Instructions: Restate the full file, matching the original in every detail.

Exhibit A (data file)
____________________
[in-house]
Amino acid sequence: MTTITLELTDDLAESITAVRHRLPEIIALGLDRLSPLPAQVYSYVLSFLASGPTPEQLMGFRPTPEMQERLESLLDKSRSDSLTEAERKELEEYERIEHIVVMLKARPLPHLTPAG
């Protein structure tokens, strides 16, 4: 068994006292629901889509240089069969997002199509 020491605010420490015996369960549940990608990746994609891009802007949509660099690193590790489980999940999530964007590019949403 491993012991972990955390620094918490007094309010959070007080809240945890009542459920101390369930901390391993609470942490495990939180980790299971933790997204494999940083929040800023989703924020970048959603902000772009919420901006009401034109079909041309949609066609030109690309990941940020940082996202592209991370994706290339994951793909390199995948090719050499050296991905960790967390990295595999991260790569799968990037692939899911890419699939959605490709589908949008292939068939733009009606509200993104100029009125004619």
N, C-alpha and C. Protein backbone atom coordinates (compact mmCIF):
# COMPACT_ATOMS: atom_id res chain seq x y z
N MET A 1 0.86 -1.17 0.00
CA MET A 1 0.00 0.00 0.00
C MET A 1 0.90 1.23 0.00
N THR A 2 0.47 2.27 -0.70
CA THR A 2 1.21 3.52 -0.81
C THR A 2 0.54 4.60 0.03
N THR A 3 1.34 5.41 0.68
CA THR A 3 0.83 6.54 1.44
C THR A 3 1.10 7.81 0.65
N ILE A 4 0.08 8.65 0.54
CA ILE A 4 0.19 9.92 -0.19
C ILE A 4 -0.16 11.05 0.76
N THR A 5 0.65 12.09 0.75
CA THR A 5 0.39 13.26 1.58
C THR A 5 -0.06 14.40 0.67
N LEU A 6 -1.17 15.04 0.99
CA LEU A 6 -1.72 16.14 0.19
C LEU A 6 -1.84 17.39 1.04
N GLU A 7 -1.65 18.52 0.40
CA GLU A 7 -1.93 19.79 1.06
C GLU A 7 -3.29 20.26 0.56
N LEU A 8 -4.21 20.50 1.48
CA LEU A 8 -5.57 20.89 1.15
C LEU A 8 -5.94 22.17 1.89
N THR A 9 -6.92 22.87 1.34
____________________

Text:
[in-house]
Amino acid sequence: MTTITLELTDDLAESITAVRHRLPEIIALGLDRLSPLPAQVYSYVLSFLASGPTPEQLMGFRPTPEMQERLESLLDKSRSDSLTEAERKELEEYERIEHIVVMLKARPLPHLTPAG
């Protein structure tokens, strides 16, 4: 068994006292629901889509240089069969997002199509 020491605010420490015996369960549940990608990746994609891009802007949509660099690193590790489980999940999530964007590019949403 491993012991972990955390620094918490007094309010959070007080809240945890009542459920101390369930901390391993609470942490495990939180980790299971933790997204494999940083929040800023989703924020970048959603902000772009919420901006009401034109079909041309949609066609030109690309990941940020940082996202592209991370994706290339994951793909390199995948090719050499050296991905960790967390990295595999991260790569799968990037692939899911890419699939959605490709589908949008292939068939733009009606509200993104100029009125004619």
N, C-alpha and C. Protein backbone atom coordinates (compact mmCIF):
# COMPACT_ATOMS: atom_id res chain seq x y z
N MET A 1 0.86 -1.17 0.00
CA MET A 1 0.00 0.00 0.00
C MET A 1 0.90 1.23 0.00
N THR A 2 0.47 2.27 -0.70
CA THR A 2 1.21 3.52 -0.81
C THR A 2 0.54 4.60 0.03
N THR A 3 1.34 5.41 0.68
CA THR A 3 0.83 6.54 1.44
C THR A 3 1.10 7.81 0.65
N ILE A 4 0.08 8.65 0.54
CA ILE A 4 0.19 9.92 -0.19
C ILE A 4 -0.16 11.05 0.76
N THR A 5 0.65 12.09 0.75
CA THR A 5 0.39 13.26 1.58
C THR A 5 -0.06 14.40 0.67
N LEU A 6 -1.17 15.04 0.99
CA LEU A 6 -1.72 16.14 0.19
C LEU A 6 -1.84 17.39 1.04
N GLU A 7 -1.65 18.52 0.40
CA GLU A 7 -1.93 19.79 1.06
C GLU A 7 -3.29 20.26 0.56
N LEU A 8 -4.21 20.50 1.48
CA LEU A 8 -5.57 20.89 1.15
C LEU A 8 -5.94 22.17 1.89
N THR A 9 -6.92 22.87 1.34